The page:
Thursday, February 9, 2023

Peru: Congress debates electoral gains to pacify the country

LIMA ( Associated Press) – Peru’s congress adjourned Friday amid calls for early general elections to quell last week’s violent protests after Pedro Castillo was ousted as president.

The proposed electoral advance would consider a new vote for both the office of president and the renewal of legislators. However, the vote did not have enough support and the session was interrupted due to disagreements between left-wing groups, which call for holding a Constituent Assembly and drafting a new constitution and including consultation with the population on the possibility of rejection. . Right-wing legislative groups.

The project to go ahead with the elections, one of the demands of the protests, had 49 votes in favor, 33 against and 25 votes from a congress of 130 MPs. A request for reconsideration has been made to vote again, a request that will be addressed when the session resumes.

Meanwhile, in the interior of the country, protests add another day and have already reached 18 dead and 200 injured, according to Health Minister Rosa Gutierrez.

Given the increase in deaths, the Secretary-General of the United Nations has announced his concern about the situation in Peru. According to the organization’s spokesman Stephane Dujarric, Secretary-General António Guterres regrets the loss of life, and reiterates his call for the authorities and all parties to abide by the law, as well as respect the rights and freedoms of assembly and protest. repeated. peaceful. He also called for greater control and calm to prevent violence from escalating.

The reality, 560 kilometers from the Peruvian capital, is that protesters set fire to the streets of the city of Humanga, in the south-central part of the country, which were filled with garbage and tires. Hundreds of people, mostly youths, clashed with police firing tear gas shells.

An Associated Press reporter saw the fire at the Judiciary complex on the Parade Grounds. Police, in groups, were stationed on some corners near the historic center of the regional capital of Ayacucho.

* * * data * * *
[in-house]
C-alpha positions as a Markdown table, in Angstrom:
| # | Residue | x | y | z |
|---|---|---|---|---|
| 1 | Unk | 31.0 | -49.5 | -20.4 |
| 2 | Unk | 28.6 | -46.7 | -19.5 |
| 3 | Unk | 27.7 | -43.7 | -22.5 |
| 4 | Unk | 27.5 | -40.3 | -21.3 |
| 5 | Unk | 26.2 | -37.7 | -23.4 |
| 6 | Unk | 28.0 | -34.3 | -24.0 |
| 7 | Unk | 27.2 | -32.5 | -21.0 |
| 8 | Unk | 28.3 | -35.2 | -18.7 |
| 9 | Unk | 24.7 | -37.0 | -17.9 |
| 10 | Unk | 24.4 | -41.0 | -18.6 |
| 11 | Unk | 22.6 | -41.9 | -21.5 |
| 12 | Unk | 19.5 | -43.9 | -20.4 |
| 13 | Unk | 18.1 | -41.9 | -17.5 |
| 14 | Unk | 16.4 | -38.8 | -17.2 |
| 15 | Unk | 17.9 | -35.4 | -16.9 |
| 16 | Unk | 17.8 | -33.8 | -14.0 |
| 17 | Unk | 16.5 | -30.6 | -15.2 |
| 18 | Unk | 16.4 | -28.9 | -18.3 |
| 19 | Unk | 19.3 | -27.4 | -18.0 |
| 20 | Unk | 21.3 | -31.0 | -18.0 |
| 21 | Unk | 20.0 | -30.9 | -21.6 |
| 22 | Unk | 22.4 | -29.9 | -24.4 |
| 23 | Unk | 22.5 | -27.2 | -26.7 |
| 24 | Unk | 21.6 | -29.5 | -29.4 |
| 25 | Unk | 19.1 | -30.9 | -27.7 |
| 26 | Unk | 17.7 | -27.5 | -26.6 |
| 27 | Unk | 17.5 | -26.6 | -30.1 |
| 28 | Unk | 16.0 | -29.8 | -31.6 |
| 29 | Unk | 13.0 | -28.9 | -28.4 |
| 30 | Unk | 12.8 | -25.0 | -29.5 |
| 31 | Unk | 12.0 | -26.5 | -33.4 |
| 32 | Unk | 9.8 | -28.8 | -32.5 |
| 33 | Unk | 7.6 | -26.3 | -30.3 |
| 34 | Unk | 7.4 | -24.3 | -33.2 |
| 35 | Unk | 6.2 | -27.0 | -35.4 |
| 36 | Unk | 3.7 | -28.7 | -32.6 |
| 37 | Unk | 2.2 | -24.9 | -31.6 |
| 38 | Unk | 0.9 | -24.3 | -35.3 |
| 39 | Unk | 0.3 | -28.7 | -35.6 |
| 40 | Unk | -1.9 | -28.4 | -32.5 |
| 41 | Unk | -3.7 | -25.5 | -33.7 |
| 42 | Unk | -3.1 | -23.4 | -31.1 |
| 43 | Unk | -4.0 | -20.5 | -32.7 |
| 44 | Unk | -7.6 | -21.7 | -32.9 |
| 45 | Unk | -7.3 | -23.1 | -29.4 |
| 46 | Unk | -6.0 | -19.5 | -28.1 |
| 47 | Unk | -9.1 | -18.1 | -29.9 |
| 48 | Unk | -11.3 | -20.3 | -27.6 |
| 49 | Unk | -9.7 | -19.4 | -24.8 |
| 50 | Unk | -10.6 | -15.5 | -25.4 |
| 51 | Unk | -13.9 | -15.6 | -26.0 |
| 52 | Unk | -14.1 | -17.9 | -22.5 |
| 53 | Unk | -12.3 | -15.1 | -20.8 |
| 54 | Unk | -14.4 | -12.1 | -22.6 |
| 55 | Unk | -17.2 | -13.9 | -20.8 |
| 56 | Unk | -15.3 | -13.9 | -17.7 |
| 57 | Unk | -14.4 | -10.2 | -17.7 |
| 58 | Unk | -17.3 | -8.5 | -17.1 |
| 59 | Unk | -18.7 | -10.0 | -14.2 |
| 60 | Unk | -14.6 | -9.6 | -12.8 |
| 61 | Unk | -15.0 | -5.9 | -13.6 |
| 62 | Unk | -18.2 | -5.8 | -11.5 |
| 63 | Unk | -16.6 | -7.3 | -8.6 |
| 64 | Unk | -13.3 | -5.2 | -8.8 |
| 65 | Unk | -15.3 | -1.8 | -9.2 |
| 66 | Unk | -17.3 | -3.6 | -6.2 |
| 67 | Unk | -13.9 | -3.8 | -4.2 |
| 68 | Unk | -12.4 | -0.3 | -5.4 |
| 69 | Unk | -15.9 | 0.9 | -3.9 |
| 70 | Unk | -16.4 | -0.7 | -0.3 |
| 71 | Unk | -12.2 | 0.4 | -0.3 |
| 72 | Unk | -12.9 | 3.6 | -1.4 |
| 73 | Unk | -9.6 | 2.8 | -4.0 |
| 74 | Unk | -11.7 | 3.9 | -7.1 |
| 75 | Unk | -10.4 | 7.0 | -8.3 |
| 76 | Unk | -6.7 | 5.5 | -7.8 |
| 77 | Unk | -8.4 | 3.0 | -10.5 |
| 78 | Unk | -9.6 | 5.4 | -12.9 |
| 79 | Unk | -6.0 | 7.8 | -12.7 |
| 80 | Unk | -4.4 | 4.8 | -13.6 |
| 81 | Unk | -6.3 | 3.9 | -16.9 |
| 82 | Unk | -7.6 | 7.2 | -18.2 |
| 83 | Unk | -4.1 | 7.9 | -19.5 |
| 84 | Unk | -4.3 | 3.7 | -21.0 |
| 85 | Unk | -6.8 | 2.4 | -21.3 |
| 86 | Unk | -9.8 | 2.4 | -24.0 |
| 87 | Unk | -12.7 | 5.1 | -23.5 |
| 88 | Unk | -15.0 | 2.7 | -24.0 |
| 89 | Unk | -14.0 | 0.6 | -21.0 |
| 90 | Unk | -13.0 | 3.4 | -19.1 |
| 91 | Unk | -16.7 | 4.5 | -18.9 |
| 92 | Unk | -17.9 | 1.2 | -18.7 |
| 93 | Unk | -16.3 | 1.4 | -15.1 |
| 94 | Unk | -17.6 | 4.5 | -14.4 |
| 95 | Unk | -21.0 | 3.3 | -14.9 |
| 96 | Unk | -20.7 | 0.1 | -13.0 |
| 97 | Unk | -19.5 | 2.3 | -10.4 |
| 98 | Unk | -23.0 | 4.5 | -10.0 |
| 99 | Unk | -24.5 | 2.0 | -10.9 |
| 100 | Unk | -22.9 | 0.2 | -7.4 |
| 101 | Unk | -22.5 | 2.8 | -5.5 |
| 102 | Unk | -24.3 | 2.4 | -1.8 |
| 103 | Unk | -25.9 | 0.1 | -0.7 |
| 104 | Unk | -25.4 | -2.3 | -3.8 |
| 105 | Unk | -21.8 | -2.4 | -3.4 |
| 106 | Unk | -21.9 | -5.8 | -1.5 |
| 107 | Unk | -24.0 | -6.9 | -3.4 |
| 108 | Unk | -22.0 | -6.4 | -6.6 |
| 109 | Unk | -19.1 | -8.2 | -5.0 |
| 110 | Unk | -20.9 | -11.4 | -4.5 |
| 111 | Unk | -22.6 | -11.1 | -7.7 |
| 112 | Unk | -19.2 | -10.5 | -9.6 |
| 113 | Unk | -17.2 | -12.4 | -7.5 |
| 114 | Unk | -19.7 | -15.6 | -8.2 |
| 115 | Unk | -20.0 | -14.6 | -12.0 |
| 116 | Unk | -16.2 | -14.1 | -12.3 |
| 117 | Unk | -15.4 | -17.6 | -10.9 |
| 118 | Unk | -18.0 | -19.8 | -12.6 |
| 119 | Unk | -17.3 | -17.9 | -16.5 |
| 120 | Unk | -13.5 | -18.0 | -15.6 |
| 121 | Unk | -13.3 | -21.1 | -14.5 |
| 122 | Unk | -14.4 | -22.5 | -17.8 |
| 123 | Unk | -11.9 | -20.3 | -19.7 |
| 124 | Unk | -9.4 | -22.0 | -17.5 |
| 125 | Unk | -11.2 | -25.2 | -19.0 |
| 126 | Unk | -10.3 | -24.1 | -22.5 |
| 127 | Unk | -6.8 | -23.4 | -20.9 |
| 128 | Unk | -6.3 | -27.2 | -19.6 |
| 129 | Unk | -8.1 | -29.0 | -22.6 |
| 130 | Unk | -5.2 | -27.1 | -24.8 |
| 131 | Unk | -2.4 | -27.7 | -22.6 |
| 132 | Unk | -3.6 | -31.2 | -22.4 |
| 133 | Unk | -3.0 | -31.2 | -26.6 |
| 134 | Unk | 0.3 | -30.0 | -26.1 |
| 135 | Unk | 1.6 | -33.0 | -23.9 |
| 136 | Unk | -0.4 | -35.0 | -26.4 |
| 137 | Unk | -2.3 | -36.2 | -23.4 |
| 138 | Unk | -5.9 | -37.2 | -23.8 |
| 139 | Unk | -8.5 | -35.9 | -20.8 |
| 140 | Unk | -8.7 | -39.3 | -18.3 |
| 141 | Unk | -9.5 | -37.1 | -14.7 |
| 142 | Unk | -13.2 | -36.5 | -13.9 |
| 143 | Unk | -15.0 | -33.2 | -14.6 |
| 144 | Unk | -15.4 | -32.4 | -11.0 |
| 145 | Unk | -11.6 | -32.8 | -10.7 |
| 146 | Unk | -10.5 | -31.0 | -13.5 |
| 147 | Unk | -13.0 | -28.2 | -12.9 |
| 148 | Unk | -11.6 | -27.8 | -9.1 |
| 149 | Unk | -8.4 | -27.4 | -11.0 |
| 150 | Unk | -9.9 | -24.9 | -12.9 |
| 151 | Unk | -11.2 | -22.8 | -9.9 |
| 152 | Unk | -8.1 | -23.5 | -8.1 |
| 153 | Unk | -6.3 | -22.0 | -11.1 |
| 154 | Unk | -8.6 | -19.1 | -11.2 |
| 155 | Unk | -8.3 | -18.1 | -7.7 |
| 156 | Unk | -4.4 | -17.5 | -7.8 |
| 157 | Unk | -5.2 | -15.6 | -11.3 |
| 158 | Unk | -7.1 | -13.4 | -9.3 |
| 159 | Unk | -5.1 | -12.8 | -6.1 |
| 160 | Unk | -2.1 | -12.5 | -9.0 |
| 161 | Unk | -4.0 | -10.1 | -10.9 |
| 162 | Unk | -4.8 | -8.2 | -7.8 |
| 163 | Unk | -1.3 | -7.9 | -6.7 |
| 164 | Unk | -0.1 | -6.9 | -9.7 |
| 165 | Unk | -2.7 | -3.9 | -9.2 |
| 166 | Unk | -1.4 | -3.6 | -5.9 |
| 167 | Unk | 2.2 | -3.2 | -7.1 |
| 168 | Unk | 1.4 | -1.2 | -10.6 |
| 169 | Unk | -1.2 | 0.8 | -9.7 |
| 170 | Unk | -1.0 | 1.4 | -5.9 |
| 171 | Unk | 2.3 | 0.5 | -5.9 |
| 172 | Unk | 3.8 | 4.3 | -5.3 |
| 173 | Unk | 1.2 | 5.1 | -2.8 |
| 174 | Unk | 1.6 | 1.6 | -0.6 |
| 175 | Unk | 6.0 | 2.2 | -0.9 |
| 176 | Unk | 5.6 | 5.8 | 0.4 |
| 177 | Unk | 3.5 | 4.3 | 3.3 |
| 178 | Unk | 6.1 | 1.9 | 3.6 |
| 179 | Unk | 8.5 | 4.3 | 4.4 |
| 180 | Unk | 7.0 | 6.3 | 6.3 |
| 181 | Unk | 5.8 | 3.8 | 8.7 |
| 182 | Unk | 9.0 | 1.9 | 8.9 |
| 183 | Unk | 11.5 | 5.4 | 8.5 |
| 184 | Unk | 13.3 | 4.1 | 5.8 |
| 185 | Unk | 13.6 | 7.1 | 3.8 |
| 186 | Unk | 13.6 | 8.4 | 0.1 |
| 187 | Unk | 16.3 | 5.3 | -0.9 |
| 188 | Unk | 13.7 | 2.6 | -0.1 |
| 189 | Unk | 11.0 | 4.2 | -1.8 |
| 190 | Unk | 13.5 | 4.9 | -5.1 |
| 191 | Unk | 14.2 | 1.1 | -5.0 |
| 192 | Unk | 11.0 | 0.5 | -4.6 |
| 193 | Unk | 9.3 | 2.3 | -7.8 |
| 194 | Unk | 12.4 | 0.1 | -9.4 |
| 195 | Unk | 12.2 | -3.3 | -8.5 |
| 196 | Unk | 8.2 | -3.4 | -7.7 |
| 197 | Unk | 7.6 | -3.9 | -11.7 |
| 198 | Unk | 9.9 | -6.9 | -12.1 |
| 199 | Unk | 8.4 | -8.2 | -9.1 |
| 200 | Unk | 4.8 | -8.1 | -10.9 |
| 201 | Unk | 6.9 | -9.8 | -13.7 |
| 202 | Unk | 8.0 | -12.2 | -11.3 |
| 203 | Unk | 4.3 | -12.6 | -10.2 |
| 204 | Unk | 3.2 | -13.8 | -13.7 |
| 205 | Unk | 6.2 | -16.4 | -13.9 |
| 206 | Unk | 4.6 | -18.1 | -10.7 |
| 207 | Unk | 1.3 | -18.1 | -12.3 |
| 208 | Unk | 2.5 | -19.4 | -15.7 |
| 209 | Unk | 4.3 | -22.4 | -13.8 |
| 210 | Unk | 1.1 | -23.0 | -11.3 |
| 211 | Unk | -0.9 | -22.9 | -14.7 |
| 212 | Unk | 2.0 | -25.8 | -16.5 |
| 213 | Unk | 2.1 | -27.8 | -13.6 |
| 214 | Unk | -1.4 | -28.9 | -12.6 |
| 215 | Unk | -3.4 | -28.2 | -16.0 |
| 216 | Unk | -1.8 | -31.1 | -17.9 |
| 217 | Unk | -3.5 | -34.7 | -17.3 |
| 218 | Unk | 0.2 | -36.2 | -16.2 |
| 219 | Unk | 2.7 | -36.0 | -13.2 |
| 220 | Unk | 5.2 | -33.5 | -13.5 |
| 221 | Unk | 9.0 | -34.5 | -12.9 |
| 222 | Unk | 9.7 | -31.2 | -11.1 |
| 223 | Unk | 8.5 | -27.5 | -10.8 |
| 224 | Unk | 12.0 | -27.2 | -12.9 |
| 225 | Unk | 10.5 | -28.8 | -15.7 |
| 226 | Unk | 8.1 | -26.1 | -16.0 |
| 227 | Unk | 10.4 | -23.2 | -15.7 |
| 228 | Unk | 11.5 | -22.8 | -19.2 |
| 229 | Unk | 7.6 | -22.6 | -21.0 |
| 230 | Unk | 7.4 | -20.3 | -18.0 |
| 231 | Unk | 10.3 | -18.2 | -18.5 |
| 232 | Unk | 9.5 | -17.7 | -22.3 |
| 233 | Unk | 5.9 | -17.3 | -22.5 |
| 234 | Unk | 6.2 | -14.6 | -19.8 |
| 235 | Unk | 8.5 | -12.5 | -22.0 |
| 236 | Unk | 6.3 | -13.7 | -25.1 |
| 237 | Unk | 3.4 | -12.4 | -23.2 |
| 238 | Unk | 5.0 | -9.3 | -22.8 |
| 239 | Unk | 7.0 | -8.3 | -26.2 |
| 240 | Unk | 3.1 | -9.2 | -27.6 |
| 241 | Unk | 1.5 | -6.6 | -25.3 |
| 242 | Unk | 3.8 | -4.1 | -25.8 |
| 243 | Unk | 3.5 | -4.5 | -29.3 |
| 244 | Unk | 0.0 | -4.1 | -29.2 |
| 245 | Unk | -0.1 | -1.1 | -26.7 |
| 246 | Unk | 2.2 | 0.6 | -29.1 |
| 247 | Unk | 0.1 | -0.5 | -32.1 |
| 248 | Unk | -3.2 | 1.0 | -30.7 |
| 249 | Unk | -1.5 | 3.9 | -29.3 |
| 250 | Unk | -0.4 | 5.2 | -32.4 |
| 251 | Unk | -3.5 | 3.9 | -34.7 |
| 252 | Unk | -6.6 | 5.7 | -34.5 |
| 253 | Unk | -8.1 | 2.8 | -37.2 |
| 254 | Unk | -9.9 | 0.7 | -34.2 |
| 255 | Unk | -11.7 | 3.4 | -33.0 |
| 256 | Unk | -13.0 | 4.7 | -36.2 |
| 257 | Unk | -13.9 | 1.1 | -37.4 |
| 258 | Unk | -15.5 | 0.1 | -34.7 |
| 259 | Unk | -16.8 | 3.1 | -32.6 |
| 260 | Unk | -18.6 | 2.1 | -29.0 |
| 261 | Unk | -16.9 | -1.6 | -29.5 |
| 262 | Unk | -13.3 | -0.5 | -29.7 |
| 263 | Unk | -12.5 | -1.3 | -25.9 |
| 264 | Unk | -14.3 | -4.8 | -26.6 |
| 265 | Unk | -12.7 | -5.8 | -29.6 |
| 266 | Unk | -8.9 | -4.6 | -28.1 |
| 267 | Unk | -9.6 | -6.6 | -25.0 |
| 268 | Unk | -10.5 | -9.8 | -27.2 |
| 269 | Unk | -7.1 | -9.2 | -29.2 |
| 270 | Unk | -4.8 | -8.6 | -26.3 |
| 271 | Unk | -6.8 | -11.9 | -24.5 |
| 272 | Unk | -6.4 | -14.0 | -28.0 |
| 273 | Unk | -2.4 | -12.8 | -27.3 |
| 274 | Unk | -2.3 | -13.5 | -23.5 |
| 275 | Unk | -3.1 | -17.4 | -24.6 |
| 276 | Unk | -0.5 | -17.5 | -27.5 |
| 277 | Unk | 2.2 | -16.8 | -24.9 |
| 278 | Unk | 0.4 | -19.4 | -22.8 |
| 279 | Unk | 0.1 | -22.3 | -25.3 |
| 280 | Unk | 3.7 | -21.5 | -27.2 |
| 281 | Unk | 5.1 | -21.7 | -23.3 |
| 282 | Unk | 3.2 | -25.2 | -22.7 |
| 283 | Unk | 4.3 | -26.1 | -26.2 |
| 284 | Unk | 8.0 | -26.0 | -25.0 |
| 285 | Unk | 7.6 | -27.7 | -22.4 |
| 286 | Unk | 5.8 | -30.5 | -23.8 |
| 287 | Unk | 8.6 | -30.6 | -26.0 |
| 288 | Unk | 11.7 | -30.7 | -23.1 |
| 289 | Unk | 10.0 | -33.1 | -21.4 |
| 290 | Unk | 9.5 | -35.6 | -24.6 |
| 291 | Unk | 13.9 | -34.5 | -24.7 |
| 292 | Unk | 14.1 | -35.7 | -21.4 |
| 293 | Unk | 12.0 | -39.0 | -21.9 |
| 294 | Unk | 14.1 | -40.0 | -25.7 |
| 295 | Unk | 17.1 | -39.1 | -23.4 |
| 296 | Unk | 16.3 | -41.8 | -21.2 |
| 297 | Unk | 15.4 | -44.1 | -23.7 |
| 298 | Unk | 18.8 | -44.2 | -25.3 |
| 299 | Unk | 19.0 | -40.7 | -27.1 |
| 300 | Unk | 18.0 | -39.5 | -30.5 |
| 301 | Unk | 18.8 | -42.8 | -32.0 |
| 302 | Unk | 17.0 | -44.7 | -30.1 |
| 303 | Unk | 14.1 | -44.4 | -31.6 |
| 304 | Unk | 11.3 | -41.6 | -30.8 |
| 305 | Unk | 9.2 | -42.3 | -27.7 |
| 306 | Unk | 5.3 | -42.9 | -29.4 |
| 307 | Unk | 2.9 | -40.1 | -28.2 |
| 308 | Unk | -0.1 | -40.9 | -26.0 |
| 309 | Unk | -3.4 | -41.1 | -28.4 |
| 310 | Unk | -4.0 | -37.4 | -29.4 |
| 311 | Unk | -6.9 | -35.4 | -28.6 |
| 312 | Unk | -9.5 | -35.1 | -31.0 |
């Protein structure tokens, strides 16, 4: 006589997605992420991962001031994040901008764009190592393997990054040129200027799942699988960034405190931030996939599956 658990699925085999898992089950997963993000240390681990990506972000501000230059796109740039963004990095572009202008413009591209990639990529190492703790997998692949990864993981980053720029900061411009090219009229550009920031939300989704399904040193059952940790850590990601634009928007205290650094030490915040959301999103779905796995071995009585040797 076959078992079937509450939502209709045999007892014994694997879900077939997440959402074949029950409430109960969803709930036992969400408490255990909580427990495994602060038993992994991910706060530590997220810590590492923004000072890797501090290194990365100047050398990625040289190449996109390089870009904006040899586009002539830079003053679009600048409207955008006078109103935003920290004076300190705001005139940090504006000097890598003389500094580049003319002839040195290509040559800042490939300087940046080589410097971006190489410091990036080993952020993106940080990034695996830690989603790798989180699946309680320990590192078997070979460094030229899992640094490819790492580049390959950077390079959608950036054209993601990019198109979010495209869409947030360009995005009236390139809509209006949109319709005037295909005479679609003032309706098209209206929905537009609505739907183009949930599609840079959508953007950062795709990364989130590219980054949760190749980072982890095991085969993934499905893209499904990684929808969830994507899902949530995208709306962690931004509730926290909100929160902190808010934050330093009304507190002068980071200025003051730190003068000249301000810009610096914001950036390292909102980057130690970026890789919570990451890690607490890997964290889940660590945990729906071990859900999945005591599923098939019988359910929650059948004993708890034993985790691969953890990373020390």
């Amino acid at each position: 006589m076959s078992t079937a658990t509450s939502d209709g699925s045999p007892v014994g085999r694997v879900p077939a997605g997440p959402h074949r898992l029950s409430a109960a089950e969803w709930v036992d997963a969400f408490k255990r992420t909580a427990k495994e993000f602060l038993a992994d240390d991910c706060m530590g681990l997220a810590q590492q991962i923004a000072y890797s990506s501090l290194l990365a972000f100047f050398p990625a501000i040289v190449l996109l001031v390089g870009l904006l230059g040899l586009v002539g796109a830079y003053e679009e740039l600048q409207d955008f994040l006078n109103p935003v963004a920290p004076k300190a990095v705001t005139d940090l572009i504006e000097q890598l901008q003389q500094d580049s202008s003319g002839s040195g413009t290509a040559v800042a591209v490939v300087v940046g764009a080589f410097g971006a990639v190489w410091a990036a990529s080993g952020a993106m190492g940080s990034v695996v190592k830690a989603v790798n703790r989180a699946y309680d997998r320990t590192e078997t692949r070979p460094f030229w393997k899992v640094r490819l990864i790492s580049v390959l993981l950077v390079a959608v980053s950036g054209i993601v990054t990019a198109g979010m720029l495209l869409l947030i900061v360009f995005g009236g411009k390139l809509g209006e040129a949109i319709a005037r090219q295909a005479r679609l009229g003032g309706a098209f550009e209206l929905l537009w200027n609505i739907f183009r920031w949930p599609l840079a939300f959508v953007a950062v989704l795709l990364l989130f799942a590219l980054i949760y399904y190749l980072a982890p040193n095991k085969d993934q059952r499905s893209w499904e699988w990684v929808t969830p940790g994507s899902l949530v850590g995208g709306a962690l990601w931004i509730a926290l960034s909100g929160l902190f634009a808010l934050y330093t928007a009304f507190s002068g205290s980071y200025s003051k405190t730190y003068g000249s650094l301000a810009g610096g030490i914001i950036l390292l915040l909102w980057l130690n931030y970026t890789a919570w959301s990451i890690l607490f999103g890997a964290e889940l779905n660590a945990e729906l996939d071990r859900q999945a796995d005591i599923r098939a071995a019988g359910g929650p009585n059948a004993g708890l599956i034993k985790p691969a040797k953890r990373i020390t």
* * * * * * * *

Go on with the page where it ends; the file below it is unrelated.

This tension on the streets has already been reflected in the first resignations in the government of Dina Boluaarte. Education Minister Patricia Coria resigned from her post, alleging that “there is no justification for the death of compatriots.” He reprimanded that “state violence cannot be disproportionate and cause death.” Later, Culture Minister Jair Pérez Branez also resigned.

Boluaarte announced that he would travel to the interior regions of the country to listen to the demands of the population. “All these efforts, with a clear objective: social peace in the country,” said the president from the Chorrillos Military School, where he attended a graduation ceremony for 270 new army officers.

The congestion has also affected commerce and tourism, with dozens of foreigners claiming they were blocked in visiting areas due to blockages of highways and transport services. The Ministry of Transport announced on Friday that Cusco airport in southern Peru will resume its operations at 1:30 p.m. today.

Housing Minister Hania Pérez de Cuéllar and Environment Albina Ruiz left for the Madre de Dios region in the Peruvian jungle with 10 tons of aluminum sulfate, an essential input for the treatment of drinking water. On leaving, he remarked that each minister had an assigned area to attend to and that humanitarian flights would be made with armed forces aircraft to transport stranded tourists and the sick.

“For technical flight reasons we have to stop in some places and what we are doing is registering both sick and stranded tourists,” Pérez de Cuéllar explained to the press, adding that it is the coordinated work of the executive. Is.

Business impacts were felt in Bolivia where a thousand trucks with import and export cargo remained stuck on the roads on Friday due to protests in southern Peru. Those affected requested the intervention of the Bolivian government, said Ramiro Sulcani, president of the Chamber of Transportation.

According to official reports, more than 40% of Bolivian foreign trade moves through the ports of southern Peru. Bolivia does not have its own outlet to the sea and mainly uses Chilean ports.

Sacked Pedro Castillo will remain in pre-trial custody for 18 months, as requested by the prosecutor’s office, because of a flight risk due to a judge’s decision taken on Thursday. The hearing and judicial decision took into account the intentions of the former Peruvian president and Mexico’s positive response when it came to obtaining political asylum.

Castillo faced charges of rebellion, conspiracy, abuse of authority and serious disturbance of the public peace as a result of his attempt to dissolve Congress on Wednesday of the previous week, just before a scheduled vote in the Legislature for his dismissal. Following the announcement, he was eventually dismissed, also arrested, and replaced by Dina Boluaarte as head of state.

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A previous version of this Dispatch was corrected to clarify that 49 votes, not 29, were received in favor of the preliminary election project.

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Associated Press reporter Franklin Briceño in Andahuellas, Peru; Carlos Valdez in La Paz, Bolivia and Regina García Cano in Lima contributed to this report.

Nation World News Desk
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